The 8 Interior Design Trends to Look for in 2016

Originally published in Vogue, December 29, 2015

by Samantha Rees (subtitles and photos added by Kær)

With 2016 in sight, what better way to start off the New Year than with a quick home refresh? Some of our favorite interior decorators and designers share the top trends that should be on your radar to ensure you update in style. And not to worry—some of 2015’s most beloved trends are here to stay.

TREND 1: '80's COLORS AND KITSCH

“As the ’80s start to be the decade to look back to in interior design, I would watch for Memphis-style pieces—geometric motifs and silhouettes and clashing bright colors. Look for pieces less kitsch than the true Memphis designs but that are just as fun and experimental.” —Justina Blakeney, designer, artist, and author

“As the ’80s start to be the decade to look back to in interior design, I would watch for Memphis-style pieces—geometric motifs and silhouettes and clashing bright colors. Look for pieces less kitsch than the true Memphis designs but that are just as fun and experimental.”
Justina Blakeney, designer, artist, and author

TREND 2: UNIQUE CERAMICS

“One-of-a-kind ceramics created by artists are big and on the rise across art galleries and design studios. These pieces are a great investment because they are true art and also functional when they serve as a vase or a bowl.” —Maria Brito, interior designer, author, and curator

“One-of-a-kind ceramics created by artists are big and on the rise across art galleries and design studios. These pieces are a great investment because they are true art and also functional when they serve as a vase or a bowl.”
Maria Brito, interior designer, author, and curator

TREND 3: USE OF RAW MATERIALS AND EXOTIC WOODS

 “Brazilian Modern is a trend I am most looking forward to in 2016, particularly the beautiful sculptural forms and use of raw materials and exotic woods. The unique pieces complement both traditional and contemporary interiors.” —Sara Story, designer

 “Brazilian Modern is a trend I am most looking forward to in 2016, particularly the beautiful sculptural forms and use of raw materials and exotic woods. The unique pieces complement both traditional and contemporary interiors.”
Sara Story, designer

TREND 4: TAILORED AND TONAL FABRICS

“A return to a more visible canvas of tailored and tonal fabrics and texture—think Andrée Putman and Ann Demeulemeester—in response to the more bright pattern and colors of the bohemian spirit of the last few years. In 2016, we see ourselves pursuing this classic direction in our clients’ homes using tailored fabrics in textural neutral tones. The color camel seems to be driving this vision.” —Todd Nickey and Amy Kehoe, interior designers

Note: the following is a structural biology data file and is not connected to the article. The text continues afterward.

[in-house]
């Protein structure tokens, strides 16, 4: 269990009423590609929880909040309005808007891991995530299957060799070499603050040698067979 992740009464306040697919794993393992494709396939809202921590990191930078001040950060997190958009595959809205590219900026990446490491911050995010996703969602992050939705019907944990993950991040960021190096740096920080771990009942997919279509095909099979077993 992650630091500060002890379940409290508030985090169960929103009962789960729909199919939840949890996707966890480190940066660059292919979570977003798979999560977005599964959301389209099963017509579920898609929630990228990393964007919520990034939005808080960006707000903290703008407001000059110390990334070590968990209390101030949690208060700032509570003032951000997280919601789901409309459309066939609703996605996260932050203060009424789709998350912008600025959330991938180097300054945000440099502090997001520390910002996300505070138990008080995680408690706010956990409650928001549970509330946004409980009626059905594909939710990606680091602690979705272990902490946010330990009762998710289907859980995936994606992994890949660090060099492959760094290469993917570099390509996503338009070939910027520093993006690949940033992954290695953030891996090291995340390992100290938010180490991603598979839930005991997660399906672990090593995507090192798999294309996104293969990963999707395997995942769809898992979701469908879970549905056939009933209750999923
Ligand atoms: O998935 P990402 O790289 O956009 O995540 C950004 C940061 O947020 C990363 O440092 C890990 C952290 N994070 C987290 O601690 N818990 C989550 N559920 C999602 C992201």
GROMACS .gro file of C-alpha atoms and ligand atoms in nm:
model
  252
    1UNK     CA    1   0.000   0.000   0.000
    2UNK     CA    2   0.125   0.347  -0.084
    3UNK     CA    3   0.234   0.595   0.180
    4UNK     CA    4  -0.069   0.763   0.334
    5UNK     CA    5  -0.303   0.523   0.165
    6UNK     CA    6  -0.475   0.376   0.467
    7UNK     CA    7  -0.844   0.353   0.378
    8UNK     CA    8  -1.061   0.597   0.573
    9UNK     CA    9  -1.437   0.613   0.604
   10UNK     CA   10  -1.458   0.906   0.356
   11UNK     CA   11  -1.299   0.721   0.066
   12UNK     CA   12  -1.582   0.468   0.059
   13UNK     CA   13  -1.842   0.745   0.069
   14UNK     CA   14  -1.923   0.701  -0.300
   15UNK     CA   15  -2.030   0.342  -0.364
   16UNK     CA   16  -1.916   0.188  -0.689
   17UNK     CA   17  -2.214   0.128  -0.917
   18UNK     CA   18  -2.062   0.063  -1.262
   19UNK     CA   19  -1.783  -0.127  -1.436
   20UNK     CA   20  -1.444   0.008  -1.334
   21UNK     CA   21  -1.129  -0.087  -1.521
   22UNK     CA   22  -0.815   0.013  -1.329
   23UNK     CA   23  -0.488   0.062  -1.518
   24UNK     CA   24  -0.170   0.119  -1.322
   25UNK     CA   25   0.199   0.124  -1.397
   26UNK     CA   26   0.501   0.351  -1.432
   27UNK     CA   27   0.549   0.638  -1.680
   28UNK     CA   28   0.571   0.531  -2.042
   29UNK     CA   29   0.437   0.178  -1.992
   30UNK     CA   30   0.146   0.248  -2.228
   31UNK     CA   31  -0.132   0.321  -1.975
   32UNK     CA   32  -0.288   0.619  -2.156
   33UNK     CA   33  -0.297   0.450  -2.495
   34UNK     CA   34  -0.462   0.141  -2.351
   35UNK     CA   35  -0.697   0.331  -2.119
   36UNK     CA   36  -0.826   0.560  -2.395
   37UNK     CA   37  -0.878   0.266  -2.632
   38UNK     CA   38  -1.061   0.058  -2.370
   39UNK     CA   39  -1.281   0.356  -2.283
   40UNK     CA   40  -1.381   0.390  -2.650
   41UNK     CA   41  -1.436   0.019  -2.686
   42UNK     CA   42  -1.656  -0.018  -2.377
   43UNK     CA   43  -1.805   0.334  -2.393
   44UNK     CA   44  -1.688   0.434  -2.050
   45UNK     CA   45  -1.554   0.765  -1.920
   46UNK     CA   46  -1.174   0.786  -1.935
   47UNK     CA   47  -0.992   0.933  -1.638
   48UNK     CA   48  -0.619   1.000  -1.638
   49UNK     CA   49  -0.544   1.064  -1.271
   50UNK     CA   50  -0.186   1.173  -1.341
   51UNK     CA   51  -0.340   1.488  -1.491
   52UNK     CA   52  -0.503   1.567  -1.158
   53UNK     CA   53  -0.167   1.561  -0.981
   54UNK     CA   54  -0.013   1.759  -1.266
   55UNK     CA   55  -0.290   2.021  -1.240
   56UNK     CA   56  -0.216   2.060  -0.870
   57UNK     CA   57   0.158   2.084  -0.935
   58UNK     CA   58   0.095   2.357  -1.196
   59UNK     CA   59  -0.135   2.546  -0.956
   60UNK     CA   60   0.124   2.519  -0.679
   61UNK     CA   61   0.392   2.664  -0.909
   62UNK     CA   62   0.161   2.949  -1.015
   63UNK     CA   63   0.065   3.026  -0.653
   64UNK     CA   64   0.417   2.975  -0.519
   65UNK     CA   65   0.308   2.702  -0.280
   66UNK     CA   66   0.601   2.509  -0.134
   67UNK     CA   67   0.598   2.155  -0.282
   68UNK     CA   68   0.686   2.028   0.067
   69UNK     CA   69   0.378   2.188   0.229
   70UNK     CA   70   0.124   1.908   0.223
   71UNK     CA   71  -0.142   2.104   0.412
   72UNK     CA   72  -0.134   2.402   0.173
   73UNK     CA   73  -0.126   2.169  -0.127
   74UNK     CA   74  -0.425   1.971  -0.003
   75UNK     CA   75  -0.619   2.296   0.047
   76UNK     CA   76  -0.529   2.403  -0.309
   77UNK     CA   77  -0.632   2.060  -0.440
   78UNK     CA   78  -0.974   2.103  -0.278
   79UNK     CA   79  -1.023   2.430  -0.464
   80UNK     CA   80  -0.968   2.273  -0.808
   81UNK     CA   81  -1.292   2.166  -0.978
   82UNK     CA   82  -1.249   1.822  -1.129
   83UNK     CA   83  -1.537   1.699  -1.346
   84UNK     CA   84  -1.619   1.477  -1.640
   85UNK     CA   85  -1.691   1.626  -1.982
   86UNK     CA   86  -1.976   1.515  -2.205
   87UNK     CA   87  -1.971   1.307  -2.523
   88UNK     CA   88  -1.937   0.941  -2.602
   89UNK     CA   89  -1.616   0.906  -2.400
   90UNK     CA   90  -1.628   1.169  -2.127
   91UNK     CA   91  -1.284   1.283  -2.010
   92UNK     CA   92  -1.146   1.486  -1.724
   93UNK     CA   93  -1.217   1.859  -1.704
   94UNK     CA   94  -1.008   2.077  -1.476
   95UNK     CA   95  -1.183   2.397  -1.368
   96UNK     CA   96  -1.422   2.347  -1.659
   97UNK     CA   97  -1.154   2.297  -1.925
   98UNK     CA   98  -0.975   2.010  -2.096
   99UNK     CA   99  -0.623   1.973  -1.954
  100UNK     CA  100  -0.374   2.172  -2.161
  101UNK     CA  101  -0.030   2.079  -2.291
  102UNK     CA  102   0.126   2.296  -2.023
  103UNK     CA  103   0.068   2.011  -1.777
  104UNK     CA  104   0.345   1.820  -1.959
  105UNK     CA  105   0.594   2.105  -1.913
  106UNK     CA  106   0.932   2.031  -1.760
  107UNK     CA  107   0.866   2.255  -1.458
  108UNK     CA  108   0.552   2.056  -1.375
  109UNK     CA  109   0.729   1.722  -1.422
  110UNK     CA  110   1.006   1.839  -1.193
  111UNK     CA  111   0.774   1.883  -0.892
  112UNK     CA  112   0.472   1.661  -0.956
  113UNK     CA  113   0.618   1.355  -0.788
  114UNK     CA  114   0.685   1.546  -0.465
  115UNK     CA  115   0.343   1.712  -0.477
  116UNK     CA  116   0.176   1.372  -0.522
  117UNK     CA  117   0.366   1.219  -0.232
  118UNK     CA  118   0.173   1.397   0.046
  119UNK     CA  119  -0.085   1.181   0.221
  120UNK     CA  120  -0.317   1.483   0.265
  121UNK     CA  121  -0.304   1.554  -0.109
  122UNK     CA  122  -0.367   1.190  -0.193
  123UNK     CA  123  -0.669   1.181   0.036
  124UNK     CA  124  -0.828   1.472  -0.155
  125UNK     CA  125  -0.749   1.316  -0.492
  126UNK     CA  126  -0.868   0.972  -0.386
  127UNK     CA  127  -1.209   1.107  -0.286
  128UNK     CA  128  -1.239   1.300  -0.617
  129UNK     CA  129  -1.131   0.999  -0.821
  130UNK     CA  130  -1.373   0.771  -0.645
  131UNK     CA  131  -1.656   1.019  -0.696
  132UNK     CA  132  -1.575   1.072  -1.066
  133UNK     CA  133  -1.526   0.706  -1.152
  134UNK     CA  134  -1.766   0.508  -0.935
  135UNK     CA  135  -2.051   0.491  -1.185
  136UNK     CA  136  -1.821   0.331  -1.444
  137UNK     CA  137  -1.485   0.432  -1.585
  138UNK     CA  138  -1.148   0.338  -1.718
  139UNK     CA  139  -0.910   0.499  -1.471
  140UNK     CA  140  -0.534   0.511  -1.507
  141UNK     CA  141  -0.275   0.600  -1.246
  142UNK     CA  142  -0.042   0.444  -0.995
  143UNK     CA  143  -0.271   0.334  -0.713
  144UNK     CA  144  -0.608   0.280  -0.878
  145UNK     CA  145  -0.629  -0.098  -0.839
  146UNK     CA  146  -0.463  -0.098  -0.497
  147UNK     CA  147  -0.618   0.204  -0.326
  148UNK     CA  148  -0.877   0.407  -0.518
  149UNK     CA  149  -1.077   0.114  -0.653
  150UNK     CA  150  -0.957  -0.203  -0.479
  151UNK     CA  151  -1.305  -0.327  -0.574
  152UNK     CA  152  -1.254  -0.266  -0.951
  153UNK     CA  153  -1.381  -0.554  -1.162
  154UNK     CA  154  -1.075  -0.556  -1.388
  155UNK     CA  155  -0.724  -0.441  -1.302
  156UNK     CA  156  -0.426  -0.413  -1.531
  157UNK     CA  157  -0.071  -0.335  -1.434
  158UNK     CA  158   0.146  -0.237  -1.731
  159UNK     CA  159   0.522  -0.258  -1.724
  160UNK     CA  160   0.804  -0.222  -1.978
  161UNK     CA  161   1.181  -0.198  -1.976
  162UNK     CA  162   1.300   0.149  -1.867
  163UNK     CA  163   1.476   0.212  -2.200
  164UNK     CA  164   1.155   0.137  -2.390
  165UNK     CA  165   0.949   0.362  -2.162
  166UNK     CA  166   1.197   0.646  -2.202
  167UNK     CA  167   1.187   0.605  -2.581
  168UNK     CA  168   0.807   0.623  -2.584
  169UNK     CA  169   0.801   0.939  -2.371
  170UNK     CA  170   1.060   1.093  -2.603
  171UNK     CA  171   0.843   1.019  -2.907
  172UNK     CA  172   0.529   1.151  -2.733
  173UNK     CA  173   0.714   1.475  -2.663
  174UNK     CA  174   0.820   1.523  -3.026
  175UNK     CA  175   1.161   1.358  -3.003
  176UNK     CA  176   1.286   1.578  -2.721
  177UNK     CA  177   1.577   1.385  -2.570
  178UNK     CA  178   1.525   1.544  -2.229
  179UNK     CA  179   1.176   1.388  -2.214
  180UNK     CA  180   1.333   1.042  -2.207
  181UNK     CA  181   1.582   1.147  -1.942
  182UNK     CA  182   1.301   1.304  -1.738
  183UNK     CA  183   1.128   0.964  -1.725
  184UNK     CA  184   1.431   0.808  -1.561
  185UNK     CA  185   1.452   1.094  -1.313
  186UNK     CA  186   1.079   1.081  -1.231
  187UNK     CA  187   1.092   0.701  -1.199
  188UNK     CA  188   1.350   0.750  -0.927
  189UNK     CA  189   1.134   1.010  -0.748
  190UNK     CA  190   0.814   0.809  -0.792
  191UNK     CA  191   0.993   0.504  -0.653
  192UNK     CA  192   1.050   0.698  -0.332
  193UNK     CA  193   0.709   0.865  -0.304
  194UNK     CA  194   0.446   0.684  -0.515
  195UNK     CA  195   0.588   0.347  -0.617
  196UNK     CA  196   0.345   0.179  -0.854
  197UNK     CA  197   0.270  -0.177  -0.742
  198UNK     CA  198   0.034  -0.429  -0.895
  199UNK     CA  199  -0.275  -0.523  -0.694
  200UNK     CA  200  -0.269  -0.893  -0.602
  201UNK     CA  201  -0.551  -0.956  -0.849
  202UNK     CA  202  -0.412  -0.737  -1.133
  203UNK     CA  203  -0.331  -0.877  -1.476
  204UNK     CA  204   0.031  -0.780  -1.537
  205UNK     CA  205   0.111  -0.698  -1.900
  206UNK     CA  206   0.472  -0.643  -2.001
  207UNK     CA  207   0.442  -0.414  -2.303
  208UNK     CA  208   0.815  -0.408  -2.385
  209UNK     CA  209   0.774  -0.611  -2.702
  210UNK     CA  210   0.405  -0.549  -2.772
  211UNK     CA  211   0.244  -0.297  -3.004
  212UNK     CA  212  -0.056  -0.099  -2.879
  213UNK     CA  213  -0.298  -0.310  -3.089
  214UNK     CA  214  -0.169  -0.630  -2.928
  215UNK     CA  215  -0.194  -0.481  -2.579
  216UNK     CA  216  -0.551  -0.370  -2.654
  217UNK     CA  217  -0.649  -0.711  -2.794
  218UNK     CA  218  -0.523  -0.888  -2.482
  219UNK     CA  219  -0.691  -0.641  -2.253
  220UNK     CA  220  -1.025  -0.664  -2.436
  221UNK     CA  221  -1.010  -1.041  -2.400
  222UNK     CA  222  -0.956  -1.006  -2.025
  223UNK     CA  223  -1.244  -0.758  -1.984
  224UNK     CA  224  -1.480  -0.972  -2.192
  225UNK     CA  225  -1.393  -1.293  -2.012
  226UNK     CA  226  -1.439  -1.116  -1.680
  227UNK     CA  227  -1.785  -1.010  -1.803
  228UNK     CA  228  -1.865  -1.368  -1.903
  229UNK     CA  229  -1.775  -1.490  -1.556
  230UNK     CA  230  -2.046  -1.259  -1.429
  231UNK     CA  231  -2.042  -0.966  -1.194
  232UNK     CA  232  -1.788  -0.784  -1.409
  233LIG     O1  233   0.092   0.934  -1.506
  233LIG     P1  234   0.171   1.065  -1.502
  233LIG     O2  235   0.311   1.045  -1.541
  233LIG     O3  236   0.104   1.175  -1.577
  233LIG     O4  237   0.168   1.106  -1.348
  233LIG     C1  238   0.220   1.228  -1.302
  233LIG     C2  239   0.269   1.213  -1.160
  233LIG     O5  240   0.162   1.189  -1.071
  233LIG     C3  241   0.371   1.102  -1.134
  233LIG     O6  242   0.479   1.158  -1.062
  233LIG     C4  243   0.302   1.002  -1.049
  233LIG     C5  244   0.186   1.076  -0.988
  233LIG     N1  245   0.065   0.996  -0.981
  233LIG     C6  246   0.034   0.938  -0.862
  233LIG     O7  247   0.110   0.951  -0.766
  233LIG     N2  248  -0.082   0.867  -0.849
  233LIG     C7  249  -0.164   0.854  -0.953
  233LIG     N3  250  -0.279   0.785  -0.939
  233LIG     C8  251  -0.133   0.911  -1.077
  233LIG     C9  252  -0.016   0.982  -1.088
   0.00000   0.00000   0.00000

“A return to a more visible canvas of tailored and tonal fabrics and texture—think Andrée Putman and Ann Demeulemeester—in response to the more bright pattern and colors of the bohemian spirit of the last few years. In 2016, we see ourselves pursuing this classic direction in our clients’ homes using tailored fabrics in textural neutral tones. The color camel seems to be driving this vision.”
Todd Nickey and Amy Kehoe, interior designers

TREND 5: ANYTHING GOES

“We live in an anything-goes world where it’s okay to mix high with low, mid-century with minimalist modern, colors, patterns, and everything in between. The best trend I’m seeing is people forgetting about the ‘rules’ and loving what they love unapologetically. “ —Jonathan Adler, potter, designer, and author

“We live in an anything-goes world where it’s okay to mix high with low, mid-century with minimalist modern, colors, patterns, and everything in between. The best trend I’m seeing is people forgetting about the ‘rules’ and loving what they love unapologetically. “
Jonathan Adler, potter, designer, and author

TREND 6: NOVELTY COMBINATIONS & DUSTY TONES

“I think [designers] are always pushing to see something we have not yet seen before, or playing with materials and finishes in a way that we have not yet explored. Right now I’m excited about using traditional techniques and artistry in a modern context—though I do predict the use of dusty rose tones and light jade.” —Don Stewart, designer

“I think [designers] are always pushing to see something we have not yet seen before, or playing with materials and finishes in a way that we have not yet explored. Right now I’m excited about using traditional techniques and artistry in a modern context—though I do predict the use of dusty rose tones and light jade.”
Don Stewart, designer

TREND 7: LESS IS MORE

“In 2016, I am most excited to see a more consistent incorporation of the mantra ‘less is more’ in design. The days of heavy, layered furnishings and textiles I think have come to an end!” —Katie Hodges, interior designer

“In 2016, I am most excited to see a more consistent incorporation of the mantra ‘less is more’ in design. The days of heavy, layered furnishings and textiles I think have come to an end!”
Katie Hodges, interior designer

TREND 8: THE PREVALENCE OF BUFF

“The prevalence of buff. The color is a perfect nude-pink that makes everything and everyone look beautiful.” —Ann Haagenson, divisional merchandise manager at Anthropologie

“The prevalence of buff. The color is a perfect nude-pink that makes everything and everyone look beautiful.”
Ann Haagenson, divisional merchandise manager at Anthropologie